Parent’s Guide to Cord Blood Foundation Launches Nation’s First Searchable Map of U.S. Sites for Donating Umbilical Cord Blood
BROOKEVILLE, Md., July 27, 2011 /PRNewswire/ — Once routinely discarded during the birth process, a newborn’s umbilical cord blood contains non-controversial and potentially life-saving stem cells that can be collected and stored for future medical use. But despite their proven uses and vast medical potential, published data shows that three out of four mothers consider themselves only “minimally informed” about cord blood banking.
In connection with Cord Blood Awareness month, Parent’s Guide to Cord Blood Foundation, the leading online resource educating parents about their cord blood storage options, has announced the first in a series of new tools and resources being made available to parents on its revised website: the nation’s first searchable map of cord blood donation sites throughout the U.S.
“With our new interactive map tool, expectant parents can search geographically for either a public donation program serving hospitals within the U.S., or world-wide they can search for a private bank that serves parents in their country,” said Dr. Frances Verter, founder and director of Parent’s Guide to Cord Blood Foundation. “Parents have many important decisions to make when preparing for the birth of their newborn, so we’re happy to offer a resource where they can quickly find reliable and up-to-date information on the differences between private banking and public donation, and the banks available to them.”
Expectant parents who have decided to donate their baby’s cord blood can use the U.S. donation map to see if they will deliver their baby at one of about 225 hospitals in the U.S. that is currently collecting cord blood donations, or search for mail-in donation programs, which enable expectant mothers anywhere in the U.S. to register for cord blood donation.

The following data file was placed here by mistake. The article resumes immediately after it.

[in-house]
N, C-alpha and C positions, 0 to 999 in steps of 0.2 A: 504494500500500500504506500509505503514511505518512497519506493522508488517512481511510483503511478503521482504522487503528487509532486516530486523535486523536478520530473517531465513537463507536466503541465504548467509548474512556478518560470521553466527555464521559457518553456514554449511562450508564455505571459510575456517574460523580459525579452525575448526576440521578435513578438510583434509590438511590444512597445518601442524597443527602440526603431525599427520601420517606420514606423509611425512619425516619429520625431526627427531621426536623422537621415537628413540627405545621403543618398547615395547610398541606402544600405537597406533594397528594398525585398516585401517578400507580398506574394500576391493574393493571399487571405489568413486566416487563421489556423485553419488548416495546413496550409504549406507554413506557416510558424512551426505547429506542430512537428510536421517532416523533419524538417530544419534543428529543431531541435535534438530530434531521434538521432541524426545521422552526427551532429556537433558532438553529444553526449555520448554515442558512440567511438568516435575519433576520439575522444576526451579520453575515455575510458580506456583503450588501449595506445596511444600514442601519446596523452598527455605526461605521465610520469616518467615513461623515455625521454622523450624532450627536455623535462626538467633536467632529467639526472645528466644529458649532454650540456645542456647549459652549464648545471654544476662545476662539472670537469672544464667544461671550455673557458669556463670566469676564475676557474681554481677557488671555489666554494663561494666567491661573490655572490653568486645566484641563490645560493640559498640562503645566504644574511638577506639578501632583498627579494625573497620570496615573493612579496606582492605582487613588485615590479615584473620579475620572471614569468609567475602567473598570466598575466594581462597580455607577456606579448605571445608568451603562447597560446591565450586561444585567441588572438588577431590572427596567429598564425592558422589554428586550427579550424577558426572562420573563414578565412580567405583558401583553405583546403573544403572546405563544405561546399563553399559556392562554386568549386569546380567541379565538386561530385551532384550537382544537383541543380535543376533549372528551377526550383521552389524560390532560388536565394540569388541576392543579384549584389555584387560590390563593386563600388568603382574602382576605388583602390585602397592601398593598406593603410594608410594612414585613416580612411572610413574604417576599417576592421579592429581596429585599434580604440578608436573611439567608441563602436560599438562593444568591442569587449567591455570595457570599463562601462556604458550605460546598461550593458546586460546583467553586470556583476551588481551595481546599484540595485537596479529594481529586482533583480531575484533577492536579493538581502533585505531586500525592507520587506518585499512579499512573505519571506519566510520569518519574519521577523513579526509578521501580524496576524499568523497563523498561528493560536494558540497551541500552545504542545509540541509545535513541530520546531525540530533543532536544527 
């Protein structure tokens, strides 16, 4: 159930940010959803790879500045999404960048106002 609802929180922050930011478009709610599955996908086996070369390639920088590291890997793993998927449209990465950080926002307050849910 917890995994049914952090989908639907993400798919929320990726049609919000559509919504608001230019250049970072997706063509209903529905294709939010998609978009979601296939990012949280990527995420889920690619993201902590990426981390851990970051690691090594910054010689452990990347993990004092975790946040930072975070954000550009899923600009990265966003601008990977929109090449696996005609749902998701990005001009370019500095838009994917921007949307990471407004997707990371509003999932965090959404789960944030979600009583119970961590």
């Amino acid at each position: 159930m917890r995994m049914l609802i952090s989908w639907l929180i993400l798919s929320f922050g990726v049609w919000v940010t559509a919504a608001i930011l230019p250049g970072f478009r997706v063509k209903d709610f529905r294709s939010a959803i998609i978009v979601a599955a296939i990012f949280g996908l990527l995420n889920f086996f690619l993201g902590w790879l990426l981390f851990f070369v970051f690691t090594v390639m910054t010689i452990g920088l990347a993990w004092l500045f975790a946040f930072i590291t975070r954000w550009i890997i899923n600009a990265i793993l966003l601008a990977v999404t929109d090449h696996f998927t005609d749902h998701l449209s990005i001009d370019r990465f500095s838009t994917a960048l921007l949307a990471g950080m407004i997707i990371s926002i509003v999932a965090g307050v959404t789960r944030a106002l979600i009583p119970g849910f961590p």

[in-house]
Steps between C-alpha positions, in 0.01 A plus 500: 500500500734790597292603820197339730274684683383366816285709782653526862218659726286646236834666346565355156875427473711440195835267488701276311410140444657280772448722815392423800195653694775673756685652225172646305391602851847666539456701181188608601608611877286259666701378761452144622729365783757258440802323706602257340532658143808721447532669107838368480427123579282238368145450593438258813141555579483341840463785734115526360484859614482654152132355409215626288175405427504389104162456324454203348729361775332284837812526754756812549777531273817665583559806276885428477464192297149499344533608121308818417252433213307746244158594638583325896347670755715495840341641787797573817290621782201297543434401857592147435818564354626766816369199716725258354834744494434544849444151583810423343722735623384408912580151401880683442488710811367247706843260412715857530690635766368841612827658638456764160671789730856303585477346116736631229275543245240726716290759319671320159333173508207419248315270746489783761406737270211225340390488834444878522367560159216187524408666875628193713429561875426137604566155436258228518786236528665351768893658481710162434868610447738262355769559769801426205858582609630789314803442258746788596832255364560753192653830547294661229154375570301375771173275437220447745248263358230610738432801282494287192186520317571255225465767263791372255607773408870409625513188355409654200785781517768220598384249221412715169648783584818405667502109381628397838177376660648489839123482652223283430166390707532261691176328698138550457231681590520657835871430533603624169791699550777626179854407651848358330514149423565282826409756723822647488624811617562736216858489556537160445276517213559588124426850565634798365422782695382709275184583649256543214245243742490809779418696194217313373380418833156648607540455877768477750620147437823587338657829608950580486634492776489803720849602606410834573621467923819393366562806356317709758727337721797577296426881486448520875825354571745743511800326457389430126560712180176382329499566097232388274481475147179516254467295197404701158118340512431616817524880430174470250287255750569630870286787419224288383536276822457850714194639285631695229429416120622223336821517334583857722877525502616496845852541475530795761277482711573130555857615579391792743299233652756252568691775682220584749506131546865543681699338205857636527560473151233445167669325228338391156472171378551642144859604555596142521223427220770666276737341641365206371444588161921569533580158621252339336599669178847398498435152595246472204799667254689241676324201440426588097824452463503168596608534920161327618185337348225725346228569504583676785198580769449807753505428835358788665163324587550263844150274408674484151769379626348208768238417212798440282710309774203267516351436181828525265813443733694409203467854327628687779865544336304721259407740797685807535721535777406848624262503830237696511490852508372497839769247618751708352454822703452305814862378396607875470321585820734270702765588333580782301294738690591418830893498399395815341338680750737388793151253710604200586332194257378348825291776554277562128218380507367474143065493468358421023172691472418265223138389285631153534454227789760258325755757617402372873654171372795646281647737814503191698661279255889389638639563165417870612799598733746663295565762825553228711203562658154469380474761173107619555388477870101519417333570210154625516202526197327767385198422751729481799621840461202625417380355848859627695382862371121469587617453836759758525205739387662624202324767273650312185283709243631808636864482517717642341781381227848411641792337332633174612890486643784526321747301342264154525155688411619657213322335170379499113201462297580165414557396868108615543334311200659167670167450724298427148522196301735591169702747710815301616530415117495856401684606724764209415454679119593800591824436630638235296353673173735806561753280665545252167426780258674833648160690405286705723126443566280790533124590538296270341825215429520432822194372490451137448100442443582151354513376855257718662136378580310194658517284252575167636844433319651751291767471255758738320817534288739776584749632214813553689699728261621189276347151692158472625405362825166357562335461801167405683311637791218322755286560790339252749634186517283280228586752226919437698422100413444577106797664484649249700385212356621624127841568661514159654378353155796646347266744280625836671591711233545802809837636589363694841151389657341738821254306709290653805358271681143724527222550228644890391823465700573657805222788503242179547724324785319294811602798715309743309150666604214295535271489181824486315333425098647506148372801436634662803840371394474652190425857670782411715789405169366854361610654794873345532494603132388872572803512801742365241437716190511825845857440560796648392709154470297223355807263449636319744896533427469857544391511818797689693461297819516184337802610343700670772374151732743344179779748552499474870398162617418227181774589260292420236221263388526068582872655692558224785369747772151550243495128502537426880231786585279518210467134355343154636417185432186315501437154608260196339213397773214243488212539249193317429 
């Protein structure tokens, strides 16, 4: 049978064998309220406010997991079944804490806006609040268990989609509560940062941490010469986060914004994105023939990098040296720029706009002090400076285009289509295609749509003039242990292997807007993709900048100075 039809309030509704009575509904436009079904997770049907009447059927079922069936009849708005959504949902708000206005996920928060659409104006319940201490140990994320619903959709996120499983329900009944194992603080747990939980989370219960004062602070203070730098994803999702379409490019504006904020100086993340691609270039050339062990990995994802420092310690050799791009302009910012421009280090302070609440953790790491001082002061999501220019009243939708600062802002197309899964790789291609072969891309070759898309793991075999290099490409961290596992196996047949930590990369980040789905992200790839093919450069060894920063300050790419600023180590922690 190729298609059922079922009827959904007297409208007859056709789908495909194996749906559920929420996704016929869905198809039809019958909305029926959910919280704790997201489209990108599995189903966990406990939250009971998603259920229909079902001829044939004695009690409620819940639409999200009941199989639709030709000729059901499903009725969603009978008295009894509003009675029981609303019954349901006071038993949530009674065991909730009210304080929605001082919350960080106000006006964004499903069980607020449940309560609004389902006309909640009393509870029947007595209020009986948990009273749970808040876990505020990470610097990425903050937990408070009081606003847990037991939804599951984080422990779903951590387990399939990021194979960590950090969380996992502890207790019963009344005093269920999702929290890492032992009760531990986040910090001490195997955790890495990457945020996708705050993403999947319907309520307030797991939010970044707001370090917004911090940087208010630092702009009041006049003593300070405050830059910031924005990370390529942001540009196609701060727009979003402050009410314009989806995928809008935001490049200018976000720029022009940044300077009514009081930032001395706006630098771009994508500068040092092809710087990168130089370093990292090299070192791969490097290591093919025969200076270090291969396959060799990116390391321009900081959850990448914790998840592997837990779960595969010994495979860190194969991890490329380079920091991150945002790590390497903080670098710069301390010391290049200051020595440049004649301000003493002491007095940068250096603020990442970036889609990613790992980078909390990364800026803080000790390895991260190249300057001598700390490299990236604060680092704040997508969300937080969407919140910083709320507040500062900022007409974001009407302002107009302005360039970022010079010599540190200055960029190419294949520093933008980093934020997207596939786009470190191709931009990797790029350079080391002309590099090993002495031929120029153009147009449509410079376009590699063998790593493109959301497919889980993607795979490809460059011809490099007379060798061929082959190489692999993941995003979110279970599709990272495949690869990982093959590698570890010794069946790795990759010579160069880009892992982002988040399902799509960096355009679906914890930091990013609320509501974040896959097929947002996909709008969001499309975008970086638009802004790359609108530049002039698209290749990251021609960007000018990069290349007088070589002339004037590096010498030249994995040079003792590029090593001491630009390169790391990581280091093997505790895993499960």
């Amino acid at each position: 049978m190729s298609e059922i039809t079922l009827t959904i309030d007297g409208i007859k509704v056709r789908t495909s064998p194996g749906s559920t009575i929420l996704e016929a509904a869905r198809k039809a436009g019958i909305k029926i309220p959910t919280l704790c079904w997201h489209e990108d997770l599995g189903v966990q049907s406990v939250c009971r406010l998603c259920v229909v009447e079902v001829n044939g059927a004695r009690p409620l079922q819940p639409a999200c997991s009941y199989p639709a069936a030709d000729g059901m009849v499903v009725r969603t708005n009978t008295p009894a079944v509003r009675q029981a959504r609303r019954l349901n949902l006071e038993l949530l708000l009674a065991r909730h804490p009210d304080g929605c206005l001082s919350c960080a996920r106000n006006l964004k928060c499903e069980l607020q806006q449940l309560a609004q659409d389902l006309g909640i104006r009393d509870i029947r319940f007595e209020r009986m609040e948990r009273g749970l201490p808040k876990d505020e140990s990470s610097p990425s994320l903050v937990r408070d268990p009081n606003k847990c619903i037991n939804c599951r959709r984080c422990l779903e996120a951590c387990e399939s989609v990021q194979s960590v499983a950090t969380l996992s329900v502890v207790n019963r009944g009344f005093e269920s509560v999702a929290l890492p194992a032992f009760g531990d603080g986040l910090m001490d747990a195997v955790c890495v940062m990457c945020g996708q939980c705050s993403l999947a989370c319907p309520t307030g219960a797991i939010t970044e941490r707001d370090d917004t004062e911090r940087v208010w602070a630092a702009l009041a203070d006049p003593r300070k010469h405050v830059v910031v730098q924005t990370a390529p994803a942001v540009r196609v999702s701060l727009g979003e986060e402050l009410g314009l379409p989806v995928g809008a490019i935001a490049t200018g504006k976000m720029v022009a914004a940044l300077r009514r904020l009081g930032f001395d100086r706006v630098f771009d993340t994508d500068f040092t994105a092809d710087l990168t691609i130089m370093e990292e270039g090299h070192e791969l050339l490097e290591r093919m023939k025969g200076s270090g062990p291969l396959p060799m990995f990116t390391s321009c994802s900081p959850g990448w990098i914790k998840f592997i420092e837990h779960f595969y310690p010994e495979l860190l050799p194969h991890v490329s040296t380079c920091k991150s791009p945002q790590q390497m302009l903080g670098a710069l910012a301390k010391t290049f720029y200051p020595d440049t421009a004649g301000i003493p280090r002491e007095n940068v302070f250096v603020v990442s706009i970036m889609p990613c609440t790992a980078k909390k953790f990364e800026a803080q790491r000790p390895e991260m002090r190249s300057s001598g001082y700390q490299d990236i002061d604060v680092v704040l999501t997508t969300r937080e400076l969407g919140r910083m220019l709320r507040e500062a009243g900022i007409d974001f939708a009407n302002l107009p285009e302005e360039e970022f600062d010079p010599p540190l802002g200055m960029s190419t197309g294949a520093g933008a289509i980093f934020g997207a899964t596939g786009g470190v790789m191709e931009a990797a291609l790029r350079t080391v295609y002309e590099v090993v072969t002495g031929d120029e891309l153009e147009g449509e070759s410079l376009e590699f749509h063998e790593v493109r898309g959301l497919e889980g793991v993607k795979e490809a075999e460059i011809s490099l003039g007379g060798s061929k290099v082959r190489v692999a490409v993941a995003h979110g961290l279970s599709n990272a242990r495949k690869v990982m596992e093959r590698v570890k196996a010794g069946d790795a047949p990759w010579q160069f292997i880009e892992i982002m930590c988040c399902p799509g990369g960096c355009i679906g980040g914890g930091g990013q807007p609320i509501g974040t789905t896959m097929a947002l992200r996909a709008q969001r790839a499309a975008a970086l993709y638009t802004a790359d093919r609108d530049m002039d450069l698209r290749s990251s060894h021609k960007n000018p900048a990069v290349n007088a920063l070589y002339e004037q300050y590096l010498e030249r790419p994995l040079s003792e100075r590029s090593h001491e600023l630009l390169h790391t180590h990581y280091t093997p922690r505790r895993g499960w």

Parents in the U.S. can also learn if their state has legislation in place regarding cord blood education. As of July 2011, a total of 27 states – representing 81 percent of U.S. births – have passed laws calling for expectant parents to receive education about cord blood stem cells. In most states where such laws have passed, prenatal care providers are encouraged to educate expectant parents about all cord blood storage options, so that they can make an informed decision early in the pregnancy about whether to privately bank their child’s cord blood stem cells or donate them to a public bank.
About Cord Blood Stem Cells
Cord blood, like bone marrow, is a source of stem cells for transplantation or regenerative medicine. About 1 in every 200 Americans will have a stem cell transplant during a lifetime, but 70 percent of patients who need a transplant from a donor cannot find a match within their family. Those patients turn to the national program to find a donor who can be the match for them. The national inventory of public cord blood donations, online at http://BeTheMatch.org, fills a critical need for patients who seek stem cell transplants.
Parents also have the option to store their child’s cord blood in a private (or family) bank, where it will be immediately available should it be needed by the child or a closely matched family member. Currently, experimental therapies and clinical trials underway with cord blood require children to have access to their own stem cells as a condition for participation. Private cord blood banks also run charity programs that make it possible for families with an existing medical need to enter free banking programs.
Parent’s Guide to Cord Blood Foundation
Parent’s Guide to Cord Blood Foundation provides parents with balanced information about both cord blood donation and private banking for the family. The educational materials from the Foundation are backed by an advisory panel of leading scientific and medical experts in the field of cord blood banking. The revision of the Foundation’s website will have many new features, but the searchable map of donation locations has been rolled out first because it is an important public service, and comes at a time when financial pressures are making it harder for federal programs to provide resources. The Foundation also distributes free educational materials about cord blood through state governments, healthcare providers, and childbirth classes. The Parent’s Guide to Cord Blood Foundation is a 501(c)(3) charity and donations to support their work are fully tax-deductible.
Frances Verter, PhD
SOURCE Parent’s Guide to Cord Blood Foundation